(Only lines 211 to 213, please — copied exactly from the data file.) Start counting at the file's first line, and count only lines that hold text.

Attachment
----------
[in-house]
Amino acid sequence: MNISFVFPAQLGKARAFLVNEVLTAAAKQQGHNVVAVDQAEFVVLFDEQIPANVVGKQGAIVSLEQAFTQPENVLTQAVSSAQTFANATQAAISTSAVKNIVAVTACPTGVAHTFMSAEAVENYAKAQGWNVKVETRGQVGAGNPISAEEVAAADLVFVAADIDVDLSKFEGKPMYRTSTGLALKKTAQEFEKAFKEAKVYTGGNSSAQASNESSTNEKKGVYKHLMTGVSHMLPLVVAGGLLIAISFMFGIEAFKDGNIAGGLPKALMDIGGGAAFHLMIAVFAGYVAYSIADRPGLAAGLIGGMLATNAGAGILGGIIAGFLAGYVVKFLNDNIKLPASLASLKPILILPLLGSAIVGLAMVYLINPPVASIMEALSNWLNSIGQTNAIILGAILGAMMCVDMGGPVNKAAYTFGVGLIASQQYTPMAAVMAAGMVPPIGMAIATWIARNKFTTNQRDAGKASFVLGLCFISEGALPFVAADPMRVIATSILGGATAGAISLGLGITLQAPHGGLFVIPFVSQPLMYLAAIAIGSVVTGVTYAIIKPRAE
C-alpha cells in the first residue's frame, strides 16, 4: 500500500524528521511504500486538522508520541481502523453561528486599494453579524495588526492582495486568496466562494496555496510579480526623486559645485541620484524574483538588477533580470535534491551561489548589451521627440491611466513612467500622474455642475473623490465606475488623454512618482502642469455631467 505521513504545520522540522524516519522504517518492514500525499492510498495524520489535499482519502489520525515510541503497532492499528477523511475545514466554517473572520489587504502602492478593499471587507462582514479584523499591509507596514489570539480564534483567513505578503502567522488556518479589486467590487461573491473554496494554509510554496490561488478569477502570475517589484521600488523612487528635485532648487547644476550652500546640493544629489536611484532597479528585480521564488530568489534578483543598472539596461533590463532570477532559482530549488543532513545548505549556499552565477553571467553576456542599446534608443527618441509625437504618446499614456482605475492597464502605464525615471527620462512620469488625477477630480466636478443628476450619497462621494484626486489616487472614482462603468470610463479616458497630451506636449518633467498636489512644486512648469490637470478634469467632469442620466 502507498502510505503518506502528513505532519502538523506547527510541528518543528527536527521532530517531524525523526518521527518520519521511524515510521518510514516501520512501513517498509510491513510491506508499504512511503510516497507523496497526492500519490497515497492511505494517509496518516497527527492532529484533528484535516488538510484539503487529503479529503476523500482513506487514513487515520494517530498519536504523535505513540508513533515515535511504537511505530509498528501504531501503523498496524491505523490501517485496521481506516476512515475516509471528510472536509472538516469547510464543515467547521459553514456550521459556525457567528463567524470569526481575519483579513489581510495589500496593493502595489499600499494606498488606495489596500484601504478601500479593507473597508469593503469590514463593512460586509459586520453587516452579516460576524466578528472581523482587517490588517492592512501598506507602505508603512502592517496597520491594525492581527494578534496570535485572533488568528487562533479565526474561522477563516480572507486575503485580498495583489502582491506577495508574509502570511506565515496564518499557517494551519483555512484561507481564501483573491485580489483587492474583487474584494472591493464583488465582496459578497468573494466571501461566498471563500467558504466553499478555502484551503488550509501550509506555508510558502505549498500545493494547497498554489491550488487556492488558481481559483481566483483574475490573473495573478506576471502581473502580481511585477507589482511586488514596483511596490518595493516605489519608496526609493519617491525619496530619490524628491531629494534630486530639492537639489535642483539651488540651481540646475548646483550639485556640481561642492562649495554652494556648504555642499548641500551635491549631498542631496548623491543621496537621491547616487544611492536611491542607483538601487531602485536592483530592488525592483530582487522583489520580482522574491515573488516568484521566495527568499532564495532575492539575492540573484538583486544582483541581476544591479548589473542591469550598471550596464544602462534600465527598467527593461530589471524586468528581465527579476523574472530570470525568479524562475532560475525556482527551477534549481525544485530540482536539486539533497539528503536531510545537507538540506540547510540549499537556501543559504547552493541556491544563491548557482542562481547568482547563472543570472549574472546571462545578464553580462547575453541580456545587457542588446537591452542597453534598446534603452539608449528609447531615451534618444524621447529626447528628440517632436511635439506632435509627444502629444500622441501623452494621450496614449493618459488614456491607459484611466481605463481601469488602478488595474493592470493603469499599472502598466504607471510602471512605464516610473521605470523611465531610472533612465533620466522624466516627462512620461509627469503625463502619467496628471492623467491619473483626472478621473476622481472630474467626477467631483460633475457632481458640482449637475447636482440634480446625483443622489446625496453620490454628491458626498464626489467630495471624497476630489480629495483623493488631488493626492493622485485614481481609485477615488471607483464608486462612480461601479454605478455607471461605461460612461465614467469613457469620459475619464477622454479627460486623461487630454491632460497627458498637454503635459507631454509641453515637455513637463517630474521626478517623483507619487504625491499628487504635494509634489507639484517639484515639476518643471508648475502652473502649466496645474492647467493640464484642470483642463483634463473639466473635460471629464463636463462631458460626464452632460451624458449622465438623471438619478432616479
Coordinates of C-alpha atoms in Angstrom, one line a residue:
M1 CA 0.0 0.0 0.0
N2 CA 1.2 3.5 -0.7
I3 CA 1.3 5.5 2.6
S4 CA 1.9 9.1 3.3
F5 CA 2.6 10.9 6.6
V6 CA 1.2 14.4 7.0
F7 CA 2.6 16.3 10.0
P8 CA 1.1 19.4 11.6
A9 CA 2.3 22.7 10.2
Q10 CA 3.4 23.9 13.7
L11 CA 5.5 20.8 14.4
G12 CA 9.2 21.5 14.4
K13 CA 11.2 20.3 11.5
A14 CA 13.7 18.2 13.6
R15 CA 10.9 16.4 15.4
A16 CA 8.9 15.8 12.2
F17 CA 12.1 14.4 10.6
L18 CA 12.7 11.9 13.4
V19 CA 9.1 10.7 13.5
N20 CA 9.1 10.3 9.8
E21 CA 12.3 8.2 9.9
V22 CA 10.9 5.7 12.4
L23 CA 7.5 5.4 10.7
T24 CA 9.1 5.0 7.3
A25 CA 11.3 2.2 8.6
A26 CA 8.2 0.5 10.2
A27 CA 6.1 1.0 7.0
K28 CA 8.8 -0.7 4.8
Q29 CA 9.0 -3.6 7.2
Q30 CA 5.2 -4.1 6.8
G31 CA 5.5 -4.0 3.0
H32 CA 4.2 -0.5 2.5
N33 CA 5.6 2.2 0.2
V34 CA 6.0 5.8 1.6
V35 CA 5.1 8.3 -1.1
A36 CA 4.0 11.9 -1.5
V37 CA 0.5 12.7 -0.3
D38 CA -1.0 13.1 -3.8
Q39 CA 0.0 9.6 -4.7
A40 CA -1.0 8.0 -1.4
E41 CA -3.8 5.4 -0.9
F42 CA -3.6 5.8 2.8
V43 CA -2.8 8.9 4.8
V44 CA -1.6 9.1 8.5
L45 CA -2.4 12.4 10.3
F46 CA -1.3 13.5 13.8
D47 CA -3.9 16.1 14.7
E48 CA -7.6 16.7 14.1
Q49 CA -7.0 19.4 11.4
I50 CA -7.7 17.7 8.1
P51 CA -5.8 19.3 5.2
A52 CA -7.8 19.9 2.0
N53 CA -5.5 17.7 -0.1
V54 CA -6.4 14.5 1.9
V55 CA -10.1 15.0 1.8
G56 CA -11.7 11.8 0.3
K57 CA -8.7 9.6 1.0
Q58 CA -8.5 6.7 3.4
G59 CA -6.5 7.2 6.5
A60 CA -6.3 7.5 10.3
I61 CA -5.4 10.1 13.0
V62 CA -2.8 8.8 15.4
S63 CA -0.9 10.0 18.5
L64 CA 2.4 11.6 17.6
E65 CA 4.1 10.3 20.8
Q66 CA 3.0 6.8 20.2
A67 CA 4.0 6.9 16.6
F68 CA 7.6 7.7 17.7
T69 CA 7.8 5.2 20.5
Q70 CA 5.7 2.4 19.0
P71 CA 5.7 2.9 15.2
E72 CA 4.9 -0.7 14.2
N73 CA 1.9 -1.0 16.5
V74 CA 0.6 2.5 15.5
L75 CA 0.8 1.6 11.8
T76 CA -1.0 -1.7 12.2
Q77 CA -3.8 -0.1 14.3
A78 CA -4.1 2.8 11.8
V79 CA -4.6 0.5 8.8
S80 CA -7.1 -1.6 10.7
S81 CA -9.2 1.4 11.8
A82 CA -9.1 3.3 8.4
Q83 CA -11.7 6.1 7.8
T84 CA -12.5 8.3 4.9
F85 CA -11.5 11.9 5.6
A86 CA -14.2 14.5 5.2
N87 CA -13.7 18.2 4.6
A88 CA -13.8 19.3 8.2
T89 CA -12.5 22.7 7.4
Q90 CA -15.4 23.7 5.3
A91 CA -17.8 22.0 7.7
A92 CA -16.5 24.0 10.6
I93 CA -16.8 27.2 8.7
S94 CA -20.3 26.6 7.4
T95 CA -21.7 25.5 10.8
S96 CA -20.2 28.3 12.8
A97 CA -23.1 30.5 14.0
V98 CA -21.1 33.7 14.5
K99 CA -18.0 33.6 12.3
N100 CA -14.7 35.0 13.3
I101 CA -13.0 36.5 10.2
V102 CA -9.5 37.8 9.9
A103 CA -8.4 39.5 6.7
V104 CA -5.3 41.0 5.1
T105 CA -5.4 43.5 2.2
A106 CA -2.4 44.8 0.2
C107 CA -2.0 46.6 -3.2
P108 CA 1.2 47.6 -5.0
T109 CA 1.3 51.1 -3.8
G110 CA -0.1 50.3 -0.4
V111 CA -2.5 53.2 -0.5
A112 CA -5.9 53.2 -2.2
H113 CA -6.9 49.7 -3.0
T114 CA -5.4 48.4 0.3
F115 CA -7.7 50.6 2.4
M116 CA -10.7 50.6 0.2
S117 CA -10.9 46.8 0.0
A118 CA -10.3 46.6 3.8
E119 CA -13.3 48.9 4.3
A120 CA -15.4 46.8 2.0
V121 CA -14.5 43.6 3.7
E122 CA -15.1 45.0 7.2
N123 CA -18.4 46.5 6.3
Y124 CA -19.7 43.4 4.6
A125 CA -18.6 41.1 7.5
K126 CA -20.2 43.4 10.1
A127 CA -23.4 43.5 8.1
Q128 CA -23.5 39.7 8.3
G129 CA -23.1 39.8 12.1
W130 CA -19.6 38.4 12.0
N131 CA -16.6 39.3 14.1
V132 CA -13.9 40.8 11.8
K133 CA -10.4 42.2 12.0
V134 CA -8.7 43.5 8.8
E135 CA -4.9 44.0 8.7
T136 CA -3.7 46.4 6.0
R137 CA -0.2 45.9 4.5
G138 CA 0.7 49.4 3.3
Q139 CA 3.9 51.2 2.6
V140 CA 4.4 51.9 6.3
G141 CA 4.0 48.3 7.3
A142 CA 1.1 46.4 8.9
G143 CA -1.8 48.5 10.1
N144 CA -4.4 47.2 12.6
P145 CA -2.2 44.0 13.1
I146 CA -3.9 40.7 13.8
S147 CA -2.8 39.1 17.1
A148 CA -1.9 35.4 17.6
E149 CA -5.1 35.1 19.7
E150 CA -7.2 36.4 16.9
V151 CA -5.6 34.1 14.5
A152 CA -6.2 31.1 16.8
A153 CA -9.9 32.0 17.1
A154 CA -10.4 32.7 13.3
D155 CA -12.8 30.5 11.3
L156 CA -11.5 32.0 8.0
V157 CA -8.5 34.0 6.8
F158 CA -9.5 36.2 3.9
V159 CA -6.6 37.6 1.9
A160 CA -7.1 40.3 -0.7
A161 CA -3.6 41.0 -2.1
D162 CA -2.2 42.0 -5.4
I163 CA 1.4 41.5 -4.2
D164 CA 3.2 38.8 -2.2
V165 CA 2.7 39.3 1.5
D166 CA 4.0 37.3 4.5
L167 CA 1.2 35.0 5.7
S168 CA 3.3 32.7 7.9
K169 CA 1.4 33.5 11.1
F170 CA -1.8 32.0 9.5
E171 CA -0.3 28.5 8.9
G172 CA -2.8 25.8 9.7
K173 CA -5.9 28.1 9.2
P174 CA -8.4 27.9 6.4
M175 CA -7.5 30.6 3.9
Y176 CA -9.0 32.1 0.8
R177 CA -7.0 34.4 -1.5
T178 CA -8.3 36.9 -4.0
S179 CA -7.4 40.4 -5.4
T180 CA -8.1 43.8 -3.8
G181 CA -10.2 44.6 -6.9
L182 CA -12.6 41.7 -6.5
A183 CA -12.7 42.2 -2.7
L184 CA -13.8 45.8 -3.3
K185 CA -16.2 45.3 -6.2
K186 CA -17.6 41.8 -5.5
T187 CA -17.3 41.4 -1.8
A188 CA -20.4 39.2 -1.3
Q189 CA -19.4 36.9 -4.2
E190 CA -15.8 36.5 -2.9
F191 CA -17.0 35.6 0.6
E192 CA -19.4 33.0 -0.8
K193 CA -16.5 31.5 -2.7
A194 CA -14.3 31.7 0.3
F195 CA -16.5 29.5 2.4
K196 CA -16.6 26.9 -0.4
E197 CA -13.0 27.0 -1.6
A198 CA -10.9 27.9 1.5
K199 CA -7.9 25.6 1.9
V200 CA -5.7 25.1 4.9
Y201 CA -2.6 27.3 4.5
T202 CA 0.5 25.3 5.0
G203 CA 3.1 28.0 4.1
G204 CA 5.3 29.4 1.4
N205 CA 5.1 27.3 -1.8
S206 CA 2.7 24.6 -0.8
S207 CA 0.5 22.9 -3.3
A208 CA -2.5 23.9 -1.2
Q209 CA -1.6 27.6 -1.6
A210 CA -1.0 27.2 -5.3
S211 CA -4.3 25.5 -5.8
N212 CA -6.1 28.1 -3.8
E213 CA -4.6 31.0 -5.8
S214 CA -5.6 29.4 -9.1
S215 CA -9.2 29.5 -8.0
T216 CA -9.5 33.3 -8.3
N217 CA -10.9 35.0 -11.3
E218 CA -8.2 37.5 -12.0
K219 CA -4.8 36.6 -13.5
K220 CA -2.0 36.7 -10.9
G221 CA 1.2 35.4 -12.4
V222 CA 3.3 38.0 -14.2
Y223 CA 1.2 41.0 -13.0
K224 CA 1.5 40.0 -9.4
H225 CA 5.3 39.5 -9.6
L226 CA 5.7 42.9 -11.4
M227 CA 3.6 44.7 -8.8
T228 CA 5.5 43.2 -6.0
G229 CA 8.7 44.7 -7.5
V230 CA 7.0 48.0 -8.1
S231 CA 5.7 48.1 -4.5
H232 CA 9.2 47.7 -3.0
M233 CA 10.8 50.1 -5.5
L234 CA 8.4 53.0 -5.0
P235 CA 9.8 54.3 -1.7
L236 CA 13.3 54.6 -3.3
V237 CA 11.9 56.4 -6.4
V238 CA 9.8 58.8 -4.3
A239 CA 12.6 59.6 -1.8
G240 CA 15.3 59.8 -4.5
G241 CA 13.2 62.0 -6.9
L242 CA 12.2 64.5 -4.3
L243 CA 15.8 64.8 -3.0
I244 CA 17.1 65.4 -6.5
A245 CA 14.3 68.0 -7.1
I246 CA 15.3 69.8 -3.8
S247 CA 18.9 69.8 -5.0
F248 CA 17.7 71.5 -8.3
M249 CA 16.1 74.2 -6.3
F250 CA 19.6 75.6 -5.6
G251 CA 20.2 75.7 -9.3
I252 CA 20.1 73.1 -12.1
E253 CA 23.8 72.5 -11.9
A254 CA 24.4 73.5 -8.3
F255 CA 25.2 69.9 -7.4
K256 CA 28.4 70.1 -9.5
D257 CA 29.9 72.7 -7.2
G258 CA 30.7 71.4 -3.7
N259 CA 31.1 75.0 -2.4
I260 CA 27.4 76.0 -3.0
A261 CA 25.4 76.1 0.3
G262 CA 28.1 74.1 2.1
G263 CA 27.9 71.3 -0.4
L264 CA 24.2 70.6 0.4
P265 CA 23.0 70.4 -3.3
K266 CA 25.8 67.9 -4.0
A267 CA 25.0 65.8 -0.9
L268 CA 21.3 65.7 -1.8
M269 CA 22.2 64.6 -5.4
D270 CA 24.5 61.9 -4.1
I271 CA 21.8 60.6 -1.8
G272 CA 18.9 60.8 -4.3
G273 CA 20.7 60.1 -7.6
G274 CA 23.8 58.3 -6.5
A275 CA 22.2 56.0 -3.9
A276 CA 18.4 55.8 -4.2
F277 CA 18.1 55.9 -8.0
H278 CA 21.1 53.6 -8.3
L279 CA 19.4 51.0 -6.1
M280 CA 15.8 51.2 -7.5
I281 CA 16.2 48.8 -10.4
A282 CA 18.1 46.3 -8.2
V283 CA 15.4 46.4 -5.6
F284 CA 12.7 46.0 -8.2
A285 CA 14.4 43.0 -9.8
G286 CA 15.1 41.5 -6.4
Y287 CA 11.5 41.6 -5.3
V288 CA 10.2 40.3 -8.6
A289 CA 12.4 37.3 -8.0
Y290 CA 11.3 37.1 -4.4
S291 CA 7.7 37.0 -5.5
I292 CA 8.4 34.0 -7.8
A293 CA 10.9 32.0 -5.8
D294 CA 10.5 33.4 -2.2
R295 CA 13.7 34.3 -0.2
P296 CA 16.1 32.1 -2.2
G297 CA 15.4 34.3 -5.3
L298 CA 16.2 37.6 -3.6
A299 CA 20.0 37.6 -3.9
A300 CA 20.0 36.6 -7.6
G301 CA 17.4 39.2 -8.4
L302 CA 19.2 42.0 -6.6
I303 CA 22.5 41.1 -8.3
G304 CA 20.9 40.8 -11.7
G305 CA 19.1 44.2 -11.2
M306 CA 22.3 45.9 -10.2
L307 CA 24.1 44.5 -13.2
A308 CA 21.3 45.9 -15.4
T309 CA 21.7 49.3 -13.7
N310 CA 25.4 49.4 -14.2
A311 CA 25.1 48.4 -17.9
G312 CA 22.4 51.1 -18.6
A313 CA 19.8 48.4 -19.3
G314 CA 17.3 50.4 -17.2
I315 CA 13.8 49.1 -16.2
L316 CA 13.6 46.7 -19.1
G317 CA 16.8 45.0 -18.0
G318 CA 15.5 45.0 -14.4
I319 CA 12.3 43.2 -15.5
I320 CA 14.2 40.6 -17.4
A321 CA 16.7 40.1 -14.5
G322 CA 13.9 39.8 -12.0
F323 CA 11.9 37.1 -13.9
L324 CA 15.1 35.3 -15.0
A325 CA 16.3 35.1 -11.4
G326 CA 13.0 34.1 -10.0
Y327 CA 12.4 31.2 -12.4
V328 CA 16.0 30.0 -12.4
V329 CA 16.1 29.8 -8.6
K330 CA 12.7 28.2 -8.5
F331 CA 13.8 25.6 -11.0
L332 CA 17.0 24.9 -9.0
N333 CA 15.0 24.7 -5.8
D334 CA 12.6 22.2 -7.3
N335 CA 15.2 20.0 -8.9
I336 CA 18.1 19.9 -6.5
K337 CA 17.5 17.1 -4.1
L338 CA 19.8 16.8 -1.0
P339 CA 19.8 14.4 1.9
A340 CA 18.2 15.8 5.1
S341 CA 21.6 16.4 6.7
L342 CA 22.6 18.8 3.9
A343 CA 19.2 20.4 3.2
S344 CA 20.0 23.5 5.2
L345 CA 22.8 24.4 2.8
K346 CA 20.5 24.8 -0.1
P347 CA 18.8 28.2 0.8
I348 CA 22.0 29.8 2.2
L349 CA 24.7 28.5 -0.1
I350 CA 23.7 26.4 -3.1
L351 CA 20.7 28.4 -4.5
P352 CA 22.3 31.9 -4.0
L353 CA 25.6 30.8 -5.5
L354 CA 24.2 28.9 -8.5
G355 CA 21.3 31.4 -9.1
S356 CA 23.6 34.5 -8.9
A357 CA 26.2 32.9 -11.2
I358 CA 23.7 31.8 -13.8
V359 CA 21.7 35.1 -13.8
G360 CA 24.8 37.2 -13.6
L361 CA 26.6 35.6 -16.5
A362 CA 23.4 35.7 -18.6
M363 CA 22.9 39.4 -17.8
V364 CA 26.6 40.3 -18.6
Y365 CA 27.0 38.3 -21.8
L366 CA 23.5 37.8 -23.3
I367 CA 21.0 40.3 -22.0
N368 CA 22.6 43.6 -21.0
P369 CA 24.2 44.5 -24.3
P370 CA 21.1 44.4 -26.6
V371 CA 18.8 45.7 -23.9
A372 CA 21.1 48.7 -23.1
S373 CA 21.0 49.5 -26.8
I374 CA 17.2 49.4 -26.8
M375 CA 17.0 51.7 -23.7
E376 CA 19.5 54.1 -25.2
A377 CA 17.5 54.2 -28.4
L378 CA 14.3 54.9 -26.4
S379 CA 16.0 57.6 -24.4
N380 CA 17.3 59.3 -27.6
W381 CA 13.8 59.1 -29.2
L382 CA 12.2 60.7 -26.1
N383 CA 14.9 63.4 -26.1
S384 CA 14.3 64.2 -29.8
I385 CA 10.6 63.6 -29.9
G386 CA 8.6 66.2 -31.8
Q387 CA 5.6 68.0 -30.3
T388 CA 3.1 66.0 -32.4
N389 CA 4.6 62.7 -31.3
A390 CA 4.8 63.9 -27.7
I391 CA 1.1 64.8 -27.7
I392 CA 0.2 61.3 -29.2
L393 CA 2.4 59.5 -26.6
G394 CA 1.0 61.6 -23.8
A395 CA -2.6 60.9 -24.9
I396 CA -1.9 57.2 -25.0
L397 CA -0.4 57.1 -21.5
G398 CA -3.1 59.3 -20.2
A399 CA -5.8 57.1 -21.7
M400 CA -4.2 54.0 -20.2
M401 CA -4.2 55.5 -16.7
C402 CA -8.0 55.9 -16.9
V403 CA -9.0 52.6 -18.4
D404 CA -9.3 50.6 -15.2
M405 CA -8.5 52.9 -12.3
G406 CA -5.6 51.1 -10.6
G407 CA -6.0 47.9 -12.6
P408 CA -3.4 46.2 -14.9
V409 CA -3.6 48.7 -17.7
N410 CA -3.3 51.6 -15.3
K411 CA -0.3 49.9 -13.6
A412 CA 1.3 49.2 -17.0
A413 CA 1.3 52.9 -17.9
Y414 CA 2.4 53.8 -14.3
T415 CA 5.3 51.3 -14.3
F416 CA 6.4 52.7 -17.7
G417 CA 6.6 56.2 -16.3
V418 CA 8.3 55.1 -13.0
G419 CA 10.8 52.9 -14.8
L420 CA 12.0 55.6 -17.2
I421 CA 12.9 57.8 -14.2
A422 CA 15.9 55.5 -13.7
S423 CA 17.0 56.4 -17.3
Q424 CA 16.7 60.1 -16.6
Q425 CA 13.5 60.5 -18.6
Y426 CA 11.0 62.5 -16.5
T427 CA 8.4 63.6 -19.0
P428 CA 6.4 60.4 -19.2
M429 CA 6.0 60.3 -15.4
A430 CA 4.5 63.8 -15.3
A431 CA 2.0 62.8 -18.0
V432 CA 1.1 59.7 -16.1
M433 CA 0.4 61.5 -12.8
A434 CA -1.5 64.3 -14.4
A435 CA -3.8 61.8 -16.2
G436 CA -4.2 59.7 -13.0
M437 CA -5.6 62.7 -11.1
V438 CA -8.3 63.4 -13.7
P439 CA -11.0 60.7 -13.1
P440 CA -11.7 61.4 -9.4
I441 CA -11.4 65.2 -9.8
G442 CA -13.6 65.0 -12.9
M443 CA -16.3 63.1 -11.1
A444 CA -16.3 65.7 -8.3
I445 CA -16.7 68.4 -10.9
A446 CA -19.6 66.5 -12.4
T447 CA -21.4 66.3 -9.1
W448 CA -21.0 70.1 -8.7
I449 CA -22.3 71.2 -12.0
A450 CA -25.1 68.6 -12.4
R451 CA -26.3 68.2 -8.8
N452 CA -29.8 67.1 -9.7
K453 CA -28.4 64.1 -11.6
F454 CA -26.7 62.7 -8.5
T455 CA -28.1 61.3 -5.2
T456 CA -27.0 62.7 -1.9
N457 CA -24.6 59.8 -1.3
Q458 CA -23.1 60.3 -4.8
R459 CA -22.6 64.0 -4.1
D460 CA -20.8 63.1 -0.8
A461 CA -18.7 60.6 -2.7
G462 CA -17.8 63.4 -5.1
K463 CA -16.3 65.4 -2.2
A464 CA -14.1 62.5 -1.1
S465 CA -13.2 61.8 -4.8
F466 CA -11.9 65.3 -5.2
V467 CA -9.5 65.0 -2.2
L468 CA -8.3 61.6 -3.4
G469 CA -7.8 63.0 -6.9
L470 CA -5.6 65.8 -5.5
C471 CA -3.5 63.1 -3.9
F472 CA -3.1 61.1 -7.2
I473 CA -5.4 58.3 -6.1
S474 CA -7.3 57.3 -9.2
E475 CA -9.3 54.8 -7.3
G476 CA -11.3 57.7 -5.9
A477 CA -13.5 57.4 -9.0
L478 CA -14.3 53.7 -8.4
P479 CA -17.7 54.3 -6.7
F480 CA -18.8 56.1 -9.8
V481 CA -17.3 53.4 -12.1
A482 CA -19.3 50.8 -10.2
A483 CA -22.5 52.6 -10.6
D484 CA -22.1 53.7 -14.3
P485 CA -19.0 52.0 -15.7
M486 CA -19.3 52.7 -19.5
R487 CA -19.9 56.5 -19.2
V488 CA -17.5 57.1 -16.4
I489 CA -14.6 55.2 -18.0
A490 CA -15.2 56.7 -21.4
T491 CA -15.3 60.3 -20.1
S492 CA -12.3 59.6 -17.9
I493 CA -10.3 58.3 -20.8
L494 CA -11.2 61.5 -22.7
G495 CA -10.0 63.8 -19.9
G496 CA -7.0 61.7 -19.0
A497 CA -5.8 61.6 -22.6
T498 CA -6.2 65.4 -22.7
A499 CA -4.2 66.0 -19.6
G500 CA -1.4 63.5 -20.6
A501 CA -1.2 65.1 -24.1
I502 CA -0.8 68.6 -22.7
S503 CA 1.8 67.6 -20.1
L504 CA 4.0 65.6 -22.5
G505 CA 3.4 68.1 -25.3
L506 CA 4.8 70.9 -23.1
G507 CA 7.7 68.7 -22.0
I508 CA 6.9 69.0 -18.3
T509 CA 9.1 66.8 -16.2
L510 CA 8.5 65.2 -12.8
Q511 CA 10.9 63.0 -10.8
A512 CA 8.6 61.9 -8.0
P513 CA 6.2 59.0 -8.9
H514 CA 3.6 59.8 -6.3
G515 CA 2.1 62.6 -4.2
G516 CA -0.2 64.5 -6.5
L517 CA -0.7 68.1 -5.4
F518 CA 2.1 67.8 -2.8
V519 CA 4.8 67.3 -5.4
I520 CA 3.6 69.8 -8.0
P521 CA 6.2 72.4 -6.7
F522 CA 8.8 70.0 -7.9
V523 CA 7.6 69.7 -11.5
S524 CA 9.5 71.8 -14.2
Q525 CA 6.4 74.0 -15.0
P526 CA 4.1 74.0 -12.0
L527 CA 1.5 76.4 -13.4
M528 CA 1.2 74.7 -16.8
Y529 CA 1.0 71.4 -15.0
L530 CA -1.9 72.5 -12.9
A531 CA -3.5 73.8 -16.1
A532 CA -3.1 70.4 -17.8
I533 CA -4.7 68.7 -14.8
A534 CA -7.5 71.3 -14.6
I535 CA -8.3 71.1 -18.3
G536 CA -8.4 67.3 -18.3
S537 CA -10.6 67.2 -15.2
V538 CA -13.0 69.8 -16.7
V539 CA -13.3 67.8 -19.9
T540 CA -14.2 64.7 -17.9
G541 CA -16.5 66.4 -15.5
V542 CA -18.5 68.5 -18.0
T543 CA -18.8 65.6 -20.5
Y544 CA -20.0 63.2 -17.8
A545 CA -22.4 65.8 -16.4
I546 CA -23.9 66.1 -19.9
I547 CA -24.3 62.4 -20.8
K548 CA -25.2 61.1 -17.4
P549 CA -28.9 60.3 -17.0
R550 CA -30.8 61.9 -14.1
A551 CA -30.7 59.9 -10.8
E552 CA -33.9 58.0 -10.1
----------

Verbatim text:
S207 CA 0.5 22.9 -3.3
A208 CA -2.5 23.9 -1.2
Q209 CA -1.6 27.6 -1.6